Compensating Windings and Interpoles in DC Generator
In DC compound machine setup by armature current opposes magnetic field flux, this is known as armature reaction. The armature reaction has two effects (i) Demagnetizing effect and (ii) Cross magnetizing effect. Demagnetizing effect weakens the main field flux which in turn decreases the induced e.m.f (as E ∝ Ø)). To overcome this effect a few extra turns/poles are added in series to main field winding. This creates a series field which serves two purposes,
(i) It helps to neutralize the demagnetizing effect of armature reaction.
(ii) If wound for cumulative compounded machine the electrical performance will be improved.
All armature conductors placed under the main poles region produces e.m.f which is at right angle (90°) to the main field e.m.f. This e.m.f causes distortion in main field flux. This is known as cross magnetizing effect. To minimize the cross magnetizing effect compensating winding is used. This compensating winding produces an m.m.f which opposes the m.m.f produced by armature conductors.
This objective. is achieved by connecting compensating winding in series with armature winding. In absence of compensating winding, cross magnetizing effect causes sparking at the commutators and short-circuiting the whole armature winding.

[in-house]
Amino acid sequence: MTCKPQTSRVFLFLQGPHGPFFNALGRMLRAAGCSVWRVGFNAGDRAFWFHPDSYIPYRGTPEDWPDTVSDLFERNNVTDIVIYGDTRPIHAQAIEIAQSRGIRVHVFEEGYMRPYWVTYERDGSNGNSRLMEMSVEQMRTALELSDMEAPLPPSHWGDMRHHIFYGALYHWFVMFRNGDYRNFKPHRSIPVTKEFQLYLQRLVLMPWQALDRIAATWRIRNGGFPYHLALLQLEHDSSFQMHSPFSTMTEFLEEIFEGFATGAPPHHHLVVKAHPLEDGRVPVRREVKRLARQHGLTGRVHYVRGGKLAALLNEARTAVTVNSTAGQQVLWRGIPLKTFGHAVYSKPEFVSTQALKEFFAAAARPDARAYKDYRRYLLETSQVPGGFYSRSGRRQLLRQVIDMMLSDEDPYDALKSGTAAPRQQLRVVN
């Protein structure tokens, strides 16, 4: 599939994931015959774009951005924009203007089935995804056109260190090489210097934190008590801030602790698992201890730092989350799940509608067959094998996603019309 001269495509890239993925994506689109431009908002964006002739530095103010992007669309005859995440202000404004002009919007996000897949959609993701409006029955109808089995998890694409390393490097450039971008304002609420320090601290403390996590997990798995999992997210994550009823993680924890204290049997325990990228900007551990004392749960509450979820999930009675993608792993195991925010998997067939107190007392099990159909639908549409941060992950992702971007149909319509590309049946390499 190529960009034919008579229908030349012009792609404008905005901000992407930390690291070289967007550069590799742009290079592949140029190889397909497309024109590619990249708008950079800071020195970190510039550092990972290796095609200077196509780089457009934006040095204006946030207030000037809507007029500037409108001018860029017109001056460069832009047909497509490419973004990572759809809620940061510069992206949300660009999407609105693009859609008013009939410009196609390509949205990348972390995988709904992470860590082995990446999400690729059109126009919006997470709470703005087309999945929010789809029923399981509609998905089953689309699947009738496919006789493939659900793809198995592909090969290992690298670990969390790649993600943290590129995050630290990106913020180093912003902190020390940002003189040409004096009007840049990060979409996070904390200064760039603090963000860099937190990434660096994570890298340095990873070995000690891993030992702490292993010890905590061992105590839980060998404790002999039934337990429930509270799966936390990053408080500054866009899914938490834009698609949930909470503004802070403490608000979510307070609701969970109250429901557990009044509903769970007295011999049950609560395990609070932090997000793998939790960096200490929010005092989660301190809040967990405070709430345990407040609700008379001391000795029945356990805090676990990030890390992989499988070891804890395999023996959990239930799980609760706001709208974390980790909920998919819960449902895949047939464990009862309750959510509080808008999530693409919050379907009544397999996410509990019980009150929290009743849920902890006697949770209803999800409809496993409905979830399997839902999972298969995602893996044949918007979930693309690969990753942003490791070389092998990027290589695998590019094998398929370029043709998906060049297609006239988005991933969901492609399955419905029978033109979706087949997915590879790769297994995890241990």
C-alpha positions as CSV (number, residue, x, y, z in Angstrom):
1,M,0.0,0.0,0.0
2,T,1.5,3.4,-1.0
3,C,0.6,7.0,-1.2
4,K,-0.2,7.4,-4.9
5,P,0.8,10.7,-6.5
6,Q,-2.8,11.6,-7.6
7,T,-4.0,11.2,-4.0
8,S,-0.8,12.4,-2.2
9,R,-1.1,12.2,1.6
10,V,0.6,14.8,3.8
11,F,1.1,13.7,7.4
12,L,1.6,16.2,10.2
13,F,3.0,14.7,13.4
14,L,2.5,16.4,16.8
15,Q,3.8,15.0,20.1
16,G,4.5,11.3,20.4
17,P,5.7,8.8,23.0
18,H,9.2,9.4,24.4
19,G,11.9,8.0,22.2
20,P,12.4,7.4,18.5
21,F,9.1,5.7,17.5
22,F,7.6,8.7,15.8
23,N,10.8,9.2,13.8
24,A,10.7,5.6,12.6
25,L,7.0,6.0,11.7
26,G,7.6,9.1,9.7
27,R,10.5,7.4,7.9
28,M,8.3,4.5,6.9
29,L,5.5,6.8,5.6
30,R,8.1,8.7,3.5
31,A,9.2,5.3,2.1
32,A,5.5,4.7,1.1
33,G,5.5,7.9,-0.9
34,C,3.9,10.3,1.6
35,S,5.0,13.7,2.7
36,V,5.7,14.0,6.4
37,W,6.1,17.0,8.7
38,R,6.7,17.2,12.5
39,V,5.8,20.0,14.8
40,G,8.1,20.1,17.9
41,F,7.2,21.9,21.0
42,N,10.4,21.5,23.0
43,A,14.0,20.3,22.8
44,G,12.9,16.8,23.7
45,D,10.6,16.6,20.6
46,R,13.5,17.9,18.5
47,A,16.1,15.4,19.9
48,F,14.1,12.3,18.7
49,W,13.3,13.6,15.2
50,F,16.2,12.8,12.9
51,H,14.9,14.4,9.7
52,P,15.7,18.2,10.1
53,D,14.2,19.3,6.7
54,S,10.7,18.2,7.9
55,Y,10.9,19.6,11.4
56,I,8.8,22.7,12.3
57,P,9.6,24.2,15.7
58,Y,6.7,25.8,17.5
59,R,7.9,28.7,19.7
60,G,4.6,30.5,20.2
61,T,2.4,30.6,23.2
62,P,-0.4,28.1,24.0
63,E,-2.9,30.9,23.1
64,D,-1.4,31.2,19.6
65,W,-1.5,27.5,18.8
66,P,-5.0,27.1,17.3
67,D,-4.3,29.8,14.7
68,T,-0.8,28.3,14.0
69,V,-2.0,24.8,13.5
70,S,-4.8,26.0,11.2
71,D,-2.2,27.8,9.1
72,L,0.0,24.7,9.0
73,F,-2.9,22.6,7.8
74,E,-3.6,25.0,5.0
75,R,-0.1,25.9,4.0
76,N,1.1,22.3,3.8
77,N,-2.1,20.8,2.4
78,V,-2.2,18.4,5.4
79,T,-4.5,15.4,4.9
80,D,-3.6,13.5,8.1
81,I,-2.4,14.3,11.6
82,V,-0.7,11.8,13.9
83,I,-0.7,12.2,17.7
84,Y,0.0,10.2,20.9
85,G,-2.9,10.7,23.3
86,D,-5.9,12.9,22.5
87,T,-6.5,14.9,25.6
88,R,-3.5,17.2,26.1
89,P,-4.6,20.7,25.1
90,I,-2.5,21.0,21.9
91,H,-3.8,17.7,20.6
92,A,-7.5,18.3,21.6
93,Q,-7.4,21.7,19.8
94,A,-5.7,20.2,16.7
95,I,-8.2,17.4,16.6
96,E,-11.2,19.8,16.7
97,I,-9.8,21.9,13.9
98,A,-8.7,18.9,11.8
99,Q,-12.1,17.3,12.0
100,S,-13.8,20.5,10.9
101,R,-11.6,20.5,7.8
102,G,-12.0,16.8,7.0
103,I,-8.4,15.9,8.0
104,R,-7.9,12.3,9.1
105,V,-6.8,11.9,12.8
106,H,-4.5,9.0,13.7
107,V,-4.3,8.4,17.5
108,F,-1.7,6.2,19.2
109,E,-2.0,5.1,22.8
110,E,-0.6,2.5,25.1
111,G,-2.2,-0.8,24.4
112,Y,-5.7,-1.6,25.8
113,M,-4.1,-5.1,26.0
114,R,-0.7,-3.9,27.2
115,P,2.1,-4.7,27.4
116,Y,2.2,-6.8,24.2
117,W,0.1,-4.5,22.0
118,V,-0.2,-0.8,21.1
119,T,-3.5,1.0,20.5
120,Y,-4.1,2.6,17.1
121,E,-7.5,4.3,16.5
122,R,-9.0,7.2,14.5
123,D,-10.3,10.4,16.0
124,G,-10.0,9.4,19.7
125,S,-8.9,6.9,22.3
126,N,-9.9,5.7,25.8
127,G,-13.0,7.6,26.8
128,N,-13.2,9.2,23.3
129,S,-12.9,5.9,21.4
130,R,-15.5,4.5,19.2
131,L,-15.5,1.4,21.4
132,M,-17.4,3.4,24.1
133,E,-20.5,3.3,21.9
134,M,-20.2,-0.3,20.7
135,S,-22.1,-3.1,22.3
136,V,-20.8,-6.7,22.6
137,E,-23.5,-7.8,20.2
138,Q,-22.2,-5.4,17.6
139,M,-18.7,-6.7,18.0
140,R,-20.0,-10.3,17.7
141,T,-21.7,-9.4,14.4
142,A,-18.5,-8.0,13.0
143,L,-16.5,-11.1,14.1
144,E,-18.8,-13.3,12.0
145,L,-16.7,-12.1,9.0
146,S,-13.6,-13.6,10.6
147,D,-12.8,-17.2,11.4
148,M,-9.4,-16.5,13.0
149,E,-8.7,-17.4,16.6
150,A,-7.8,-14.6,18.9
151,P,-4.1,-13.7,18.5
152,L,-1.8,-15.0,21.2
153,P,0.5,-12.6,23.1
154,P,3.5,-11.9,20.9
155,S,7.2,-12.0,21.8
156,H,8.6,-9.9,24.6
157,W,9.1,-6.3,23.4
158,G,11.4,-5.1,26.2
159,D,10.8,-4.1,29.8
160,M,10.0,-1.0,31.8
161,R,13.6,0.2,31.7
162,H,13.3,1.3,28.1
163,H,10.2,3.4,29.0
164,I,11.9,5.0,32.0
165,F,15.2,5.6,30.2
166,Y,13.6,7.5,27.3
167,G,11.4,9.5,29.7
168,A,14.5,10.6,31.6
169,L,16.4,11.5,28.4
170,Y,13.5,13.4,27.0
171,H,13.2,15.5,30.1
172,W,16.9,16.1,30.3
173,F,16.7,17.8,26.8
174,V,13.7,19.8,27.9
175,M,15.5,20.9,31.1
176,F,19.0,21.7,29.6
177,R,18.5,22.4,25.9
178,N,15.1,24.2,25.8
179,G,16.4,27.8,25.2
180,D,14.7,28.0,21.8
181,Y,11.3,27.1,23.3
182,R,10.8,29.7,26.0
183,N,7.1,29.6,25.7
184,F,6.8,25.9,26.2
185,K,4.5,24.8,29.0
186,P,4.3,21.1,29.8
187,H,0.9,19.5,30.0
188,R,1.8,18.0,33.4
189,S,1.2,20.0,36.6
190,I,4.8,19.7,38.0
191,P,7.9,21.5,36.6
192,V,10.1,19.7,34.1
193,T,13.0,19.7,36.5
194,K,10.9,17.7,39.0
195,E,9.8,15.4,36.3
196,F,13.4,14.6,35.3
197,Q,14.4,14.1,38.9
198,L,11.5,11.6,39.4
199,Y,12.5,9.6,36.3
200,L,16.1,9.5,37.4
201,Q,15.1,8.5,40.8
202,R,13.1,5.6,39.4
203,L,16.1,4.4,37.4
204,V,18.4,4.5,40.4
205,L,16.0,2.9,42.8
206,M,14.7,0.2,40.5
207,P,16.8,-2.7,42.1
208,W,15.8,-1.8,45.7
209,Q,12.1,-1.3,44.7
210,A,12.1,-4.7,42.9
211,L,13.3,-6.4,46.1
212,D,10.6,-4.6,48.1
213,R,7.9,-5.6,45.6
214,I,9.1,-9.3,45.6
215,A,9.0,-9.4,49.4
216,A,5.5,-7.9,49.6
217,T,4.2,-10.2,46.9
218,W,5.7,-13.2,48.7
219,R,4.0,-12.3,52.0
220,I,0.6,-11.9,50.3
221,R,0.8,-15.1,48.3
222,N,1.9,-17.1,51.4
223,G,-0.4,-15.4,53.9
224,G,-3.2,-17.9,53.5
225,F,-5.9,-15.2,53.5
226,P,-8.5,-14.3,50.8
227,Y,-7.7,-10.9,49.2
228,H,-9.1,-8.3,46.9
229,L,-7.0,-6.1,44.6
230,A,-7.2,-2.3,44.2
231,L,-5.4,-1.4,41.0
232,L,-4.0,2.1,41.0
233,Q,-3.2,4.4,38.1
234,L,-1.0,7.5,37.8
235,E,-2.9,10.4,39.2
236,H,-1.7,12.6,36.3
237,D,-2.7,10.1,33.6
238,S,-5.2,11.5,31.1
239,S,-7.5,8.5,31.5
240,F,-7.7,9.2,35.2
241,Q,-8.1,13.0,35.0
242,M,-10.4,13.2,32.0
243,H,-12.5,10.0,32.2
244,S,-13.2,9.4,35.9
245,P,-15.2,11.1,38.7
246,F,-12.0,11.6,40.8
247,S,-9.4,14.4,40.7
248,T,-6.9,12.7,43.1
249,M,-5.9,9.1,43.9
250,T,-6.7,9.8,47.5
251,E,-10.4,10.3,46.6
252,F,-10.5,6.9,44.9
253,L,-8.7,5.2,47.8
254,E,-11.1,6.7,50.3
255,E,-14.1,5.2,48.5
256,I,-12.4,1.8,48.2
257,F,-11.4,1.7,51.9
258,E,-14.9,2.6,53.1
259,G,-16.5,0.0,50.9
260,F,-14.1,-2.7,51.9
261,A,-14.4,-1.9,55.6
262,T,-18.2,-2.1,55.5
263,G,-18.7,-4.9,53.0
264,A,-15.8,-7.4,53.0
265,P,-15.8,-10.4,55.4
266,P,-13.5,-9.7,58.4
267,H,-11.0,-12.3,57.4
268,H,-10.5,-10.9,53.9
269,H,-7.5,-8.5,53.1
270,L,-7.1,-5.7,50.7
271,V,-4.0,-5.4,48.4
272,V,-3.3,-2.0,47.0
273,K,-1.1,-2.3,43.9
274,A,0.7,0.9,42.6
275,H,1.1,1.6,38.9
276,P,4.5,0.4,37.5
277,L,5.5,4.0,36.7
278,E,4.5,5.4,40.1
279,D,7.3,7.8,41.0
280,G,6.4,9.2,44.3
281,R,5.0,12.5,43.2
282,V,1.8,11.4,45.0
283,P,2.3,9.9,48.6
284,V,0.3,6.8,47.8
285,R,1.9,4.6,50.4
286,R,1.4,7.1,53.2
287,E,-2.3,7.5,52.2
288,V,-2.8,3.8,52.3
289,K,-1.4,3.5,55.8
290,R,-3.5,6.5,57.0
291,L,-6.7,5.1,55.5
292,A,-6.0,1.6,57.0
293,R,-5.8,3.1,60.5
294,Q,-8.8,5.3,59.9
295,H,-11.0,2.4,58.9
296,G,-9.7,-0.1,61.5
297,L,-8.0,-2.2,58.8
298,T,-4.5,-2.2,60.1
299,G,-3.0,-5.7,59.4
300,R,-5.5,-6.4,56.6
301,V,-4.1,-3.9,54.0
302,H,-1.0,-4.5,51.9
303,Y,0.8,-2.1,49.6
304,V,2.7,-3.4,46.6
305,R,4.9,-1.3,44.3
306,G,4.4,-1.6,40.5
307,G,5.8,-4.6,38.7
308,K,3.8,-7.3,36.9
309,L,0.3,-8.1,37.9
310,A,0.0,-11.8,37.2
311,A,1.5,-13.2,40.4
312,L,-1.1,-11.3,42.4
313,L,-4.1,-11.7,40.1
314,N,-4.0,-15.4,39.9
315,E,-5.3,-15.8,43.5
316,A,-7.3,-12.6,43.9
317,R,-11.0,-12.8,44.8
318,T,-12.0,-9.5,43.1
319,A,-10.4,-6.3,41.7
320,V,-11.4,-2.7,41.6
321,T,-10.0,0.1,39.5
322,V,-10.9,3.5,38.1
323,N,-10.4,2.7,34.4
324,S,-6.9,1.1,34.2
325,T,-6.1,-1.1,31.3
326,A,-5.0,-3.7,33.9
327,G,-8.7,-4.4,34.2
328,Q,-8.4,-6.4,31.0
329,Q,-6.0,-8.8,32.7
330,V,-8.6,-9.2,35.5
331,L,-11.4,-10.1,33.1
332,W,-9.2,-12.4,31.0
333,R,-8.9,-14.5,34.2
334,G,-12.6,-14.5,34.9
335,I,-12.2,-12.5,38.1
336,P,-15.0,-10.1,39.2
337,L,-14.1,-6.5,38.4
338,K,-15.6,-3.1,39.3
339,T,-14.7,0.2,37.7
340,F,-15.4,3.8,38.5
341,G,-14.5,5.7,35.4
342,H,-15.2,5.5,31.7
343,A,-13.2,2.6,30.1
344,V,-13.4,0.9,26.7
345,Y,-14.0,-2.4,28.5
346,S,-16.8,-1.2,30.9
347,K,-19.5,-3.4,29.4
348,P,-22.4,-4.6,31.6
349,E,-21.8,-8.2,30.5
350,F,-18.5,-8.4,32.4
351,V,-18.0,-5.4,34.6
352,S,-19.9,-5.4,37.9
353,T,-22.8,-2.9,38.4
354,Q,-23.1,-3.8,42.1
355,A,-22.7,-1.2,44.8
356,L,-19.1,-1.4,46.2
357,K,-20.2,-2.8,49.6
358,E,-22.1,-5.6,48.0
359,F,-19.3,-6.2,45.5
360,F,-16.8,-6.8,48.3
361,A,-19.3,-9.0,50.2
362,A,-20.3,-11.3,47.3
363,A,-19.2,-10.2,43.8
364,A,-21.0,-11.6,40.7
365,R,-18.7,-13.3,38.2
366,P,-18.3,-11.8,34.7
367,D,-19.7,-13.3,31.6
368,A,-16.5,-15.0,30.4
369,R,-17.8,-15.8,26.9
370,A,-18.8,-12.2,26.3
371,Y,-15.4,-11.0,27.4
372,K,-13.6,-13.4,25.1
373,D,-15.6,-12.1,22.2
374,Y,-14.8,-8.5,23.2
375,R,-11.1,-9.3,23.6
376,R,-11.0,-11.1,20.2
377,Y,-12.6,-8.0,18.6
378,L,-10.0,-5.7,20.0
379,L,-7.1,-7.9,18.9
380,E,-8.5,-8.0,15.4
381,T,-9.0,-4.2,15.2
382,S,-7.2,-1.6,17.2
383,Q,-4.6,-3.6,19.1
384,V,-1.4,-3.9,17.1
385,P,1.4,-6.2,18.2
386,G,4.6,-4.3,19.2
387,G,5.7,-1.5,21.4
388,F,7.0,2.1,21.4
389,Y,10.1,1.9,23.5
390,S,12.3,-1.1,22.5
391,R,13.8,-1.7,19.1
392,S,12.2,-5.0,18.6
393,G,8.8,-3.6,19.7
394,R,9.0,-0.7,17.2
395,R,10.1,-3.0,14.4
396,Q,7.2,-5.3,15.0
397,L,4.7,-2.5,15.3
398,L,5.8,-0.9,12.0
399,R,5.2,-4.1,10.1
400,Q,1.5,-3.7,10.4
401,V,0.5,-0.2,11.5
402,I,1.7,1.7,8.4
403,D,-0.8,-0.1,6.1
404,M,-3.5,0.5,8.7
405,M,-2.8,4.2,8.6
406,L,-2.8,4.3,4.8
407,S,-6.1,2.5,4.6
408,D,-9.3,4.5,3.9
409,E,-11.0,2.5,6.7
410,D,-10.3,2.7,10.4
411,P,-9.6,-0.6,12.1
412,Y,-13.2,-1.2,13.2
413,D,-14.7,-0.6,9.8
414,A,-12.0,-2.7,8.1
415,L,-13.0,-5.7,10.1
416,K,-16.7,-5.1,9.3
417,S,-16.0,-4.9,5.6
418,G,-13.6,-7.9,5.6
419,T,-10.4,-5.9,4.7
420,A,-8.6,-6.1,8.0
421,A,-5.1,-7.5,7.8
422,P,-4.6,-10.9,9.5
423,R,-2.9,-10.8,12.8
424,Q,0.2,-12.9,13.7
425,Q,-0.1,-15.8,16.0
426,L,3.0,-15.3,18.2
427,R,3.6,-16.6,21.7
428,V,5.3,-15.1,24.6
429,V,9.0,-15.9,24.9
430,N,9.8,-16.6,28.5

Let, Zc = Number of compensating conductors/pole
Za = Number of active armature conductors/pole
Ia = Armature current.
ZcIa= Za (Ia/A)
Compensating Winding Disadvantages
This winding neutralizes the cross magnetizing effect due to armature conductors only but not due to interpolar region. This winding is used in large machine in which load is fluctuating.
Cross magnetizing effect in interpolar region is by interpoles (also known as compoles (or) commutating poles). These interpoles are small in size and placed in between the main poles of yoke. Like compensating winding, interpoles are also connected in series with armature winding such that the m.m.f produced by them opposes the m.m.f produced by armature conductor in interpolar region. In generators, the interpole polarity is same as that of main pole ahead such that they induce an e.m.f which is known as commutating or reversing e.m.f. This commutating e.m.f minimizes the reactance e.m.f and hence sparks or arcs are eliminated.
Compensating winding and interpoles are used for same purpose but the difference between them is, interpoles produce e.m.f for neutralizing reactance e.m.f whereas compensating winding produces an m.m.f which opposes the m.m.f produced by conductors.